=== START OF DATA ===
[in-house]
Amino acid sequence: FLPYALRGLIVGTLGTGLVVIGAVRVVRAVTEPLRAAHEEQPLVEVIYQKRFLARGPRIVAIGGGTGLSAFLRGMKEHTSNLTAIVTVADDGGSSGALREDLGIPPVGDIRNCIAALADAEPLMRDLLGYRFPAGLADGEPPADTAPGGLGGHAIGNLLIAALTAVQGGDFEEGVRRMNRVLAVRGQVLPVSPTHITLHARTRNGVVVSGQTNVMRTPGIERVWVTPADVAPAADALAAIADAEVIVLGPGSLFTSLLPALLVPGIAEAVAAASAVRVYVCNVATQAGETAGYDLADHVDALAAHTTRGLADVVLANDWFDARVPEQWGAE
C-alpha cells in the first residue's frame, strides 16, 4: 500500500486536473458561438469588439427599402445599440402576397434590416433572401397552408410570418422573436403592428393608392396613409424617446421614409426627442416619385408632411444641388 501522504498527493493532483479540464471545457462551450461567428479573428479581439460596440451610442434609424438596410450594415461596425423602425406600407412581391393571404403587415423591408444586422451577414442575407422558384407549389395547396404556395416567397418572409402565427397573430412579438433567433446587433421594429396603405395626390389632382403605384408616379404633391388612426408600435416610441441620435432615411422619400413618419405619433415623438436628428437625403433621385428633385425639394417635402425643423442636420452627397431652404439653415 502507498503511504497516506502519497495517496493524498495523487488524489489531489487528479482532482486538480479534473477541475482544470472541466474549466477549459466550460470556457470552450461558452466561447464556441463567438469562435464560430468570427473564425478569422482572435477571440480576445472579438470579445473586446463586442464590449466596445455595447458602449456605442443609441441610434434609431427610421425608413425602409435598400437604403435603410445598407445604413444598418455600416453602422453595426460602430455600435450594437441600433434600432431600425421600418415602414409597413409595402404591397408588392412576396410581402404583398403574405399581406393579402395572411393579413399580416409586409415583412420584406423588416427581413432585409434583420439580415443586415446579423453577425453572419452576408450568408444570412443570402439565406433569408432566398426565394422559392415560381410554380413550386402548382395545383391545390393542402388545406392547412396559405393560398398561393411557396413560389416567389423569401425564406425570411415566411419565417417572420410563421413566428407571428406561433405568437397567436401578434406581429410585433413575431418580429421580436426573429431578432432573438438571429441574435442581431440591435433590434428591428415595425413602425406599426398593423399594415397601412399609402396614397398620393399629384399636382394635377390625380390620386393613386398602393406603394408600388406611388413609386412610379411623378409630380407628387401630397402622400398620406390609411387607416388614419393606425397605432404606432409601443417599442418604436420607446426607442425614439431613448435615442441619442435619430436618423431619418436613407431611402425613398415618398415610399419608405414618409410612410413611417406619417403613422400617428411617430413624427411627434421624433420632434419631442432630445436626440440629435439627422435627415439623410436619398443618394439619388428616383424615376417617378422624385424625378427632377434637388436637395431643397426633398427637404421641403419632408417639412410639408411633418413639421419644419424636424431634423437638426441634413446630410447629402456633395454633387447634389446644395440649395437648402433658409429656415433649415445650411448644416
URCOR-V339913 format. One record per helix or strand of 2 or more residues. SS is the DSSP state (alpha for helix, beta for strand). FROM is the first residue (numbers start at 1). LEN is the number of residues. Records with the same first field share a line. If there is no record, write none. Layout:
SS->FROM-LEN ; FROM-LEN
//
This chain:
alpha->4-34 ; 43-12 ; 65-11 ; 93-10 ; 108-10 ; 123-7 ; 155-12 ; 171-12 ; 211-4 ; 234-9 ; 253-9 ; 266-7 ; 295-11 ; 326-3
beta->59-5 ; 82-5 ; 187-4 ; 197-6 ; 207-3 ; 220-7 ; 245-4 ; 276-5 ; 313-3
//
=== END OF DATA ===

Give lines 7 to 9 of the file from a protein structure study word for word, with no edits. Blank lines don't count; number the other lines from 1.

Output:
This chain:
alpha->4-34 ; 43-12 ; 65-11 ; 93-10 ; 108-10 ; 123-7 ; 155-12 ; 171-12 ; 211-4 ; 234-9 ; 253-9 ; 266-7 ; 295-11 ; 326-3
beta->59-5 ; 82-5 ; 187-4 ; 197-6 ; 207-3 ; 220-7 ; 245-4 ; 276-5 ; 313-3